Every Thursday, I pack up the kids and head over to a local eatery for dinner. Kids eat free with a $5 purchase, which is the only reason that we go. Only two of my kids eat free because one aged out a year ago, and we’re honest folk, but I get a pizza that feeds the three of us who are over the age of 12. Where else can I feed my family of five for $10? Okay, I can do it at home for under $4 most nights, and that’s why we don’t go out to eat. But $10 once a week is doable. And it’s organic, or at least natural, so it’s a bit better than driving through at the golden arches.  But I think I’m over it.

There is a four-hour window for the free kids’ meals, and we hit it wrong every week. Each week, we plan our mission before we even get out of the van. Straight to the counter, place our orders, and then get any shopping done. The idea is to minimize the time we spend hanging around the counter and waiting. And it’s such a great idea. Too bad it rarely works.

Every week, it’s the same. We scope the parking lot and check out the other families who are unloading their brood. Even Squish is aware that they are our competition. Dodging strollers and shopping carts, we dash into the store, only to find it booby-trapped. The free samples, you see, are strategically placed by the front door. We merely step over the threshold, and we’re already behind. Like me, my kids cannot pass up the offer of free food. And all of those families that we cut off in the parking lot enter the store, find the sample holders blocked from their children’s vision by my ravenous troop, simply march on ahead of us.

Having gotten their fill of snap peas, we route away from produce, which usually sports at least three samples, and worm our way through vitamins and health aids. Even my children will bypass freebies on cod liver oil. if we can make it past the chips, we are home-free. Until we get to The Counter. And I feel my resolve weaken.

Finding a swarm of twenty-five children hovering like expectant sharks around The Counter is enough to send even a cheapskate running for the door. But we press on. The kids are expected to fill out a little menu. In crayon. Which have invariably been scattered across the store by the kids whose parents were not detained at the Fuji apple slices. I’d make a note to myself to bring a pen in future weeks. But there’s nothing to write with.

Having finally tracked down half a pink crayon and filled out the kids’ menus, it’s my job to brave the mob and push my way over to The Counter. And there I meet employee Judy. Judy’s job is to collect the kids’ menus and turn them over to the chefs in the order in which they arrive. Judy is likely a recent college graduate. She is young, she is adorable, and she is also apparently afraid of crowds. About 5 minutes after our menus have been handed to her, Judy disappears, never to be seen again. Until next week. She has left the papers on The Counter in an order which changes every week and only she understands. Bless her. Last week, our menus got lost for twenty minutes as we watched other families come and go and were finally located under the box latex gloves.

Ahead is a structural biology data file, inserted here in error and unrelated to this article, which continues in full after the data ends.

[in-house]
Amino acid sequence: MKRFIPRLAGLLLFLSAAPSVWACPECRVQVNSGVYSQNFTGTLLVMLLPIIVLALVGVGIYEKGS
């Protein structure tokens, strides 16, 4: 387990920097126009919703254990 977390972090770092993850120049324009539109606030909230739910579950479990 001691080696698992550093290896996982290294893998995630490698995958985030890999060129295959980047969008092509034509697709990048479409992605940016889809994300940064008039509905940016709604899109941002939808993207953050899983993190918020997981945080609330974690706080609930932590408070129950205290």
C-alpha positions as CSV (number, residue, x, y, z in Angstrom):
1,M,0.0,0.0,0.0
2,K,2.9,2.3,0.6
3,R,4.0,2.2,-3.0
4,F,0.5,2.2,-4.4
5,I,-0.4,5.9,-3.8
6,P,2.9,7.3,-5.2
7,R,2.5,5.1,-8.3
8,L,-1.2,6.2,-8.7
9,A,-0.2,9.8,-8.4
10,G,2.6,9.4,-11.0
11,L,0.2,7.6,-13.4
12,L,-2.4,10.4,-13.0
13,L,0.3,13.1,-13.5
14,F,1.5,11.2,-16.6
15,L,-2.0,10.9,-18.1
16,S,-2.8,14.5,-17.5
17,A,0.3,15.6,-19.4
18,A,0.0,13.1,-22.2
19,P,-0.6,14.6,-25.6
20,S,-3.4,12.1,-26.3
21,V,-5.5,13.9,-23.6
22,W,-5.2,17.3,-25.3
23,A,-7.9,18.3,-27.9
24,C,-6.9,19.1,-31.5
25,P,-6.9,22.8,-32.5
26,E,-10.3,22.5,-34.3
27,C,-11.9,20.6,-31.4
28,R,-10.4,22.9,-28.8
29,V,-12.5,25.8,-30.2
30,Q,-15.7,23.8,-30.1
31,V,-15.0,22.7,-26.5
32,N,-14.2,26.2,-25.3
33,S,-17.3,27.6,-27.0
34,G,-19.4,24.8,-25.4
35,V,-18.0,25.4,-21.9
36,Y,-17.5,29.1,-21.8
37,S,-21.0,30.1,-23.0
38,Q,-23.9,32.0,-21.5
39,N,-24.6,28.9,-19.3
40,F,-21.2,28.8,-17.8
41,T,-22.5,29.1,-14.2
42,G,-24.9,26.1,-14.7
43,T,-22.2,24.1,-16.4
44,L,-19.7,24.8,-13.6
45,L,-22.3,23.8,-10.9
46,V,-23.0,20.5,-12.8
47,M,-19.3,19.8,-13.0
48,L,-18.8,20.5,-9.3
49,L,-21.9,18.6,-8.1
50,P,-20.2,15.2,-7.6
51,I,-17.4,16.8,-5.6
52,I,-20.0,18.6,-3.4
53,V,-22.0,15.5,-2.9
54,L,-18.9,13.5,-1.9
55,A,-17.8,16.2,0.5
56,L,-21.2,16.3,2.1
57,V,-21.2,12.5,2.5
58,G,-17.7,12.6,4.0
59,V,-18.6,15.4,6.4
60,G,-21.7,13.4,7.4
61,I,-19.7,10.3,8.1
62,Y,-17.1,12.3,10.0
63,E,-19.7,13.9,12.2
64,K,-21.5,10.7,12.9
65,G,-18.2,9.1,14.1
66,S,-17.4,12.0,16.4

Last night may have been the final straw. I turned in our papers to Judy and placed the order for my pizza. The chef recognizes me, and he asked if I wanted my usual. I glanced at the menu and said I wanted to change it up. I wanted a pesto chicken pizza. His brow furrowed, his eyes narrowed, he gave me a sideways glance. “You sure?” he asked. And suddenly I wasn’t. Why was he looking at me like that? What does he know that I don’t? Is pesto chicken pizza total crap? It’s on the menu! Right there! Look! But I said I was sure.

And then he forgot about me. Was it because he couldn’t face the thought of preparing absolute garbage for a customer?  About 10 minutes later, he looked up and saw me still standing there amidst a swirl of hungry children and their parents. I saw him walk over to the pizza counter and whisper something to the chef there. Pizza Chef looked puzzled. “Really?” I heard him say. “Pesto chicken? For who? Primary Judgmental Chef pointed at me. They both looked sad. Guys, it’s on the  menu!

Pizza Chef prepared my food in silence. Guy Who Writes the Item Number on the Pizza Box did his job with a sad shake of his head. He handed me my box, and I did the walk of shame to the check out area and took my embarrassment of a pizza home. And it.was.good,